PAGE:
Bioleaching: Researchers Extract Metals With the Help of Microorganisms

by | 10. Jul 2024 - 14:23 | Technologies

German project team on the way to emission-free mining of copper, indium, and zinc.

A research team from the TU Bergakademie Freiberg in Germany is developing new processes to extract copper, indium, and zinc without conventional mining – with the help of microorganisms. The concept, called bioleaching, is not entirely new, but the team employs a combination of two processes to create a novel one. In a low pH environment, the researchers let microorganisms dissolve the metals from insoluble sulfides. Afterward, a newly designed membrane filters the raw materials from the process water. According to the researchers, the technique results in low emission outputs and requires less energy inputs than traditional mining and pyrometallurgy processes.

The project is part of the “XTRACT” research project, which aims to find emission-free mining, conserve resources, and develop technologies to support the European Union’s climate targets. XTRACT is part of the EU-wide scientific research initiative Horizon Europe, the union’s central funding program for science and innovation with a budget of €95.5 billion.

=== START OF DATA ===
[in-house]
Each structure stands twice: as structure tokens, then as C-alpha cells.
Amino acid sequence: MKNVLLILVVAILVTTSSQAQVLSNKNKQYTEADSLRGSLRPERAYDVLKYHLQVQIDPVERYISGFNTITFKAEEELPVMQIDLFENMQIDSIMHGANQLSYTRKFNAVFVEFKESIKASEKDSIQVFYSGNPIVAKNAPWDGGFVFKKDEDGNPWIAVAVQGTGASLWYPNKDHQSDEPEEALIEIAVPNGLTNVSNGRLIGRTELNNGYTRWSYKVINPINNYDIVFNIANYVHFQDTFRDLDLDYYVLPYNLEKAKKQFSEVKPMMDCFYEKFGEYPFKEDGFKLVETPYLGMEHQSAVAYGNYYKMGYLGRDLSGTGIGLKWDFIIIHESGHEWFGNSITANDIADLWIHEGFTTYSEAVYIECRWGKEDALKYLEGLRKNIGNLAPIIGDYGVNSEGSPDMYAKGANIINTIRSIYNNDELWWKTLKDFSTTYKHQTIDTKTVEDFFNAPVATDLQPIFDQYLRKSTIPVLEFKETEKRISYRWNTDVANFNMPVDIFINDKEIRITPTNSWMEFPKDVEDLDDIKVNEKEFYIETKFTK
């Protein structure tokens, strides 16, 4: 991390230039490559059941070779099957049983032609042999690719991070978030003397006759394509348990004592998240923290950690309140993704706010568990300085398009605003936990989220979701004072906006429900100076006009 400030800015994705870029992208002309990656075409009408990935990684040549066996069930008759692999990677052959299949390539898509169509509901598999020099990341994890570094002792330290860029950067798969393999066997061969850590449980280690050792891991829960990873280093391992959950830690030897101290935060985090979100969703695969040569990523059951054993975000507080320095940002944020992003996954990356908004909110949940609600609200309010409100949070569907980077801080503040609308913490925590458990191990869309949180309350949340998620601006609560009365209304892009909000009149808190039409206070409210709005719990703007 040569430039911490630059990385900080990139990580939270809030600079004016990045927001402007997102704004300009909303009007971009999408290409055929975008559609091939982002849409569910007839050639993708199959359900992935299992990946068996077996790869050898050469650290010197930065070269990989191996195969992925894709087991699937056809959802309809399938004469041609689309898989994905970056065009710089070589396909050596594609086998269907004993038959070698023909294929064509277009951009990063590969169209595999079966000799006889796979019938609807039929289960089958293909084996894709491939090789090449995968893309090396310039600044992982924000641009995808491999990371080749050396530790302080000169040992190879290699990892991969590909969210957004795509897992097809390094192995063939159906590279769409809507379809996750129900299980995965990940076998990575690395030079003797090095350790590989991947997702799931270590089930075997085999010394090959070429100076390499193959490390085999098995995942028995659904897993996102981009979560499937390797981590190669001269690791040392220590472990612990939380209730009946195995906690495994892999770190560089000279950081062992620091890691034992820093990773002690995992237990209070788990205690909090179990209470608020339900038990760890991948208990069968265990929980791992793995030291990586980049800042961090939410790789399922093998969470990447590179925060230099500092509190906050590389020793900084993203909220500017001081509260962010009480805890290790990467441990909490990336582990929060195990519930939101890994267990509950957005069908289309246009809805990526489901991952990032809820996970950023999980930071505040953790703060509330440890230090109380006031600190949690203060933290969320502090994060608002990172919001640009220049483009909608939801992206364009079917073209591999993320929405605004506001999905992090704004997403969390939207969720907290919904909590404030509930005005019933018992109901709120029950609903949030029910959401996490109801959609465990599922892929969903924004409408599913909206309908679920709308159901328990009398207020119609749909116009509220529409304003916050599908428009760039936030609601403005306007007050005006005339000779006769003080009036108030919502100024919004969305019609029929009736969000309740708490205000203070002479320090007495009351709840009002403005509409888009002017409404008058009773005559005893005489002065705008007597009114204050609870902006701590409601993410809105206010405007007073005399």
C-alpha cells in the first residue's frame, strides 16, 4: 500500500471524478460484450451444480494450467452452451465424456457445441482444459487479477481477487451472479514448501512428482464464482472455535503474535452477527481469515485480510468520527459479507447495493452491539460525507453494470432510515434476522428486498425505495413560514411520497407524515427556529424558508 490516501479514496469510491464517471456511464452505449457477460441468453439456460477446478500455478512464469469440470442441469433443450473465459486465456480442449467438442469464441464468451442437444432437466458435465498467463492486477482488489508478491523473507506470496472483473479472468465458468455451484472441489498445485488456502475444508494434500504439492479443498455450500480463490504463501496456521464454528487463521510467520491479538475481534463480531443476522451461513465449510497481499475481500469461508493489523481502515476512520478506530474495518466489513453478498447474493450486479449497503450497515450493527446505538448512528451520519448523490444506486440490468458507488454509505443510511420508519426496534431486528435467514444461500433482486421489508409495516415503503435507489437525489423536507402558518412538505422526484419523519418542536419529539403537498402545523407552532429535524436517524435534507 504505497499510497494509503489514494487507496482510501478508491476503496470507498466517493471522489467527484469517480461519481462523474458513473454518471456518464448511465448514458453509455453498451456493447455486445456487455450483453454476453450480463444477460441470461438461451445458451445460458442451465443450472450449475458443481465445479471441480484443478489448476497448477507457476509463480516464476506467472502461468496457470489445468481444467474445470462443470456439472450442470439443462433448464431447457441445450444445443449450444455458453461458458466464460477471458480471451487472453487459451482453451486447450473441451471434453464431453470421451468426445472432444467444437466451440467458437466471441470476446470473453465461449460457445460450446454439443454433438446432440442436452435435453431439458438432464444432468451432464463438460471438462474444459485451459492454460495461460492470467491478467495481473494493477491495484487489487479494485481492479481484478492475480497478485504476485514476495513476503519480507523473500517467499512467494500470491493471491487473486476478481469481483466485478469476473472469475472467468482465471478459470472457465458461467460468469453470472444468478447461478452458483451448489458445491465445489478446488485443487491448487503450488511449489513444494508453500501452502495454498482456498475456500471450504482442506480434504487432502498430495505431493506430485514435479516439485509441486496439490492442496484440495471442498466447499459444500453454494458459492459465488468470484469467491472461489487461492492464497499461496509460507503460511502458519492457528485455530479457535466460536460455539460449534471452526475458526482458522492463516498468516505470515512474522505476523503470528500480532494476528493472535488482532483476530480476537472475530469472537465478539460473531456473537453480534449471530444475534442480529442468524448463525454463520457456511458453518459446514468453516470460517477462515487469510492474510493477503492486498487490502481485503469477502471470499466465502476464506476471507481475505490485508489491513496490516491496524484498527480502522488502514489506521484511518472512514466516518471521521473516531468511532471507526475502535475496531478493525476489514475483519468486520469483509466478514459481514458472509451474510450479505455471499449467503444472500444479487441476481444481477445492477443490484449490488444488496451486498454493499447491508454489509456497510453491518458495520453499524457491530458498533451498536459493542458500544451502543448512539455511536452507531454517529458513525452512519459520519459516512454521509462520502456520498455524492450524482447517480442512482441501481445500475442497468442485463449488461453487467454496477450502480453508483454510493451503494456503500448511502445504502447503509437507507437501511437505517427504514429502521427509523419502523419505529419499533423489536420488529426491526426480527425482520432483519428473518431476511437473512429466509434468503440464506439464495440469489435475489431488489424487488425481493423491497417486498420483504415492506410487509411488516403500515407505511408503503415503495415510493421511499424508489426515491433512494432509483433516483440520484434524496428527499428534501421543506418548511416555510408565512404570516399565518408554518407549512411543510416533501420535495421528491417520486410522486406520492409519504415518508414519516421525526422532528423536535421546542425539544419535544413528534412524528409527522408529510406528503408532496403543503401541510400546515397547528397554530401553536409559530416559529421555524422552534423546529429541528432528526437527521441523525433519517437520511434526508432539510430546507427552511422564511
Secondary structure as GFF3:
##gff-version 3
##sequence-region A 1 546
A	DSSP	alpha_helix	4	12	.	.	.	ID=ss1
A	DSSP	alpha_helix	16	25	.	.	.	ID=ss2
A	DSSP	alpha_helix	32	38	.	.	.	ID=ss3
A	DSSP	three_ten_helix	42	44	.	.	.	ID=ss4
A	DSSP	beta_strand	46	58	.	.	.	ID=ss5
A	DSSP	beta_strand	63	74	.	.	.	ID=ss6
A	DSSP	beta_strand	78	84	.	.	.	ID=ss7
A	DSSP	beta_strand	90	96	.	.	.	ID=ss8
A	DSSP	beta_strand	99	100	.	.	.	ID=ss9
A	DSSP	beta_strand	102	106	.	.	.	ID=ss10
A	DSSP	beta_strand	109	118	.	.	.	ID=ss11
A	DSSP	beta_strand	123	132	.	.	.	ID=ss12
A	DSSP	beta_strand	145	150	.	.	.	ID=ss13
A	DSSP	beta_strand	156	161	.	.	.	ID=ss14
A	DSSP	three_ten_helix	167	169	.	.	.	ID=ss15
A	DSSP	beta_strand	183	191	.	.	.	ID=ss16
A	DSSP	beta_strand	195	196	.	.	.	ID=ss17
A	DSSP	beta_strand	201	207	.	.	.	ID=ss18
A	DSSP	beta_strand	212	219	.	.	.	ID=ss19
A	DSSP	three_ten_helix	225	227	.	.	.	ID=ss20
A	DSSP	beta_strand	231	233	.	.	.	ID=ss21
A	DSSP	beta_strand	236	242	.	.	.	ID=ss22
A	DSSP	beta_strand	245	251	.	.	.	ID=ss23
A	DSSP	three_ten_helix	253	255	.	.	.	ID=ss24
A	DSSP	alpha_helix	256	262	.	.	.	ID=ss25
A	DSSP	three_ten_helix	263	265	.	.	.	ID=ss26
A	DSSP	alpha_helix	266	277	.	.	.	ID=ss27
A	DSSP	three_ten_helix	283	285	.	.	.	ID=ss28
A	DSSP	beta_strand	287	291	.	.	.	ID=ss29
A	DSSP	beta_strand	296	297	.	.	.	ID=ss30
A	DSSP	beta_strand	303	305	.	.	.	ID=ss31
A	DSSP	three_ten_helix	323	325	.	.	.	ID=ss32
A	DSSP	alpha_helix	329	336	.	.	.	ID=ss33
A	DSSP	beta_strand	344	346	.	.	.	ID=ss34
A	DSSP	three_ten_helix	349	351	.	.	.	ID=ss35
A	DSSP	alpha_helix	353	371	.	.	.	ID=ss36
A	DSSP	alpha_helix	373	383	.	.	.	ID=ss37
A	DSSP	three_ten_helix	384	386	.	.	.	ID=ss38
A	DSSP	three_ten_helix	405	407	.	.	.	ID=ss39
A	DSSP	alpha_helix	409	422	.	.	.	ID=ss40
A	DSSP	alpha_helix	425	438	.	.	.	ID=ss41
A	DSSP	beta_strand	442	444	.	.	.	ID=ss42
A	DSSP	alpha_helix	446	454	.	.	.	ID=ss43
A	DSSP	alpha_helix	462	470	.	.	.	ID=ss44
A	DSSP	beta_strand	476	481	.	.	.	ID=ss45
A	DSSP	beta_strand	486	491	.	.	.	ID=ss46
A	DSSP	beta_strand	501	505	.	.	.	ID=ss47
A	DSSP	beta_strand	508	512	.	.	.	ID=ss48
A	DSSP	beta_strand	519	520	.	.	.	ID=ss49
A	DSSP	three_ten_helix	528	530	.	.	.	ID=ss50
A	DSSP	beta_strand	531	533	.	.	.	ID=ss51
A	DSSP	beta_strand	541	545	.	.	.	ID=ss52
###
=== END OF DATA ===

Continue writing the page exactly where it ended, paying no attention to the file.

Together with XTRACT partners, the team will test the method in multiple other mines in Europe. The press statement left open whether and when the method could be ready for wider usage.

Bioleaching – A Concept Seeking to Revolutionize Mining and Recycling

TU Bergakademie Freiberg has been studying bioleaching in multiple projects over the last few years. One project involves the filtering of wastewater from mines while leaving behind valuable raw materials—facilitated by microorganisms. Another employs bacteria to find environmentally friendly and cost-effective methods to extract the technology metal indium.

However, the German university is not alone in studying the effectiveness of bioleaching in mining. Scientists from the University of Nottingham and the Technical University of Denmark, for example, are working on a similar project, using the binding abilities of bacteria to recover critical raw materials from electric waste and other secondary sources.

Photo: Hangela via Canva

The Magnetics Show USA 2024 advert